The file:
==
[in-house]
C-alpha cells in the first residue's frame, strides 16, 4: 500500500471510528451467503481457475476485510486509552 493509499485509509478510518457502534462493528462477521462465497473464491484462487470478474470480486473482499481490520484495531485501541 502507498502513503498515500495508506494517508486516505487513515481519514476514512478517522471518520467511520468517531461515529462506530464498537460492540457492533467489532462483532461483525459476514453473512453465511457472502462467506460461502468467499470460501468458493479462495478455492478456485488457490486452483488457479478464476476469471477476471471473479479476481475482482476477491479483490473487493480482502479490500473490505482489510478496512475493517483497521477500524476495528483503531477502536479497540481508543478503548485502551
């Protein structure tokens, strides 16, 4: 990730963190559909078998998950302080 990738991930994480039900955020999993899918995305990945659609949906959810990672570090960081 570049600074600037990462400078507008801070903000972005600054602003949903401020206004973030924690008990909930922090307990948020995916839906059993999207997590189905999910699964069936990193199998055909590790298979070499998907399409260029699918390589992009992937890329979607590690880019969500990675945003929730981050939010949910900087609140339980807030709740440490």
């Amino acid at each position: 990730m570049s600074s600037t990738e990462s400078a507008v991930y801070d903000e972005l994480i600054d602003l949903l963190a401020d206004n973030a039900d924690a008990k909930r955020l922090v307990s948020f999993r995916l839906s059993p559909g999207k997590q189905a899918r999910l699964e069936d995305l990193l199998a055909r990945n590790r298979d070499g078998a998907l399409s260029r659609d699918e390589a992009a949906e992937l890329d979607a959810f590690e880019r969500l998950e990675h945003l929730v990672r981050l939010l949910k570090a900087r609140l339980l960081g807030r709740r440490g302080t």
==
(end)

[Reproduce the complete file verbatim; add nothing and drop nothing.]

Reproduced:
[in-house]
C-alpha cells in the first residue's frame, strides 16, 4: 500500500471510528451467503481457475476485510486509552 493509499485509509478510518457502534462493528462477521462465497473464491484462487470478474470480486473482499481490520484495531485501541 502507498502513503498515500495508506494517508486516505487513515481519514476514512478517522471518520467511520468517531461515529462506530464498537460492540457492533467489532462483532461483525459476514453473512453465511457472502462467506460461502468467499470460501468458493479462495478455492478456485488457490486452483488457479478464476476469471477476471471473479479476481475482482476477491479483490473487493480482502479490500473490505482489510478496512475493517483497521477500524476495528483503531477502536479497540481508543478503548485502551
């Protein structure tokens, strides 16, 4: 990730963190559909078998998950302080 990738991930994480039900955020999993899918995305990945659609949906959810990672570090960081 570049600074600037990462400078507008801070903000972005600054602003949903401020206004973030924690008990909930922090307990948020995916839906059993999207997590189905999910699964069936990193199998055909590790298979070499998907399409260029699918390589992009992937890329979607590690880019969500990675945003929730981050939010949910900087609140339980807030709740440490």
């Amino acid at each position: 990730m570049s600074s600037t990738e990462s400078a507008v991930y801070d903000e972005l994480i600054d602003l949903l963190a401020d206004n973030a039900d924690a008990k909930r955020l922090v307990s948020f999993r995916l839906s059993p559909g999207k997590q189905a899918r999910l699964e069936d995305l990193l199998a055909r990945n590790r298979d070499g078998a998907l399409s260029r659609d699918e390589a992009a949906e992937l890329d979607a959810f590690e880019r969500l998950e990675h945003l929730v990672r981050l939010l949910k570090a900087r609140l339980l960081g807030r709740r440490g302080t």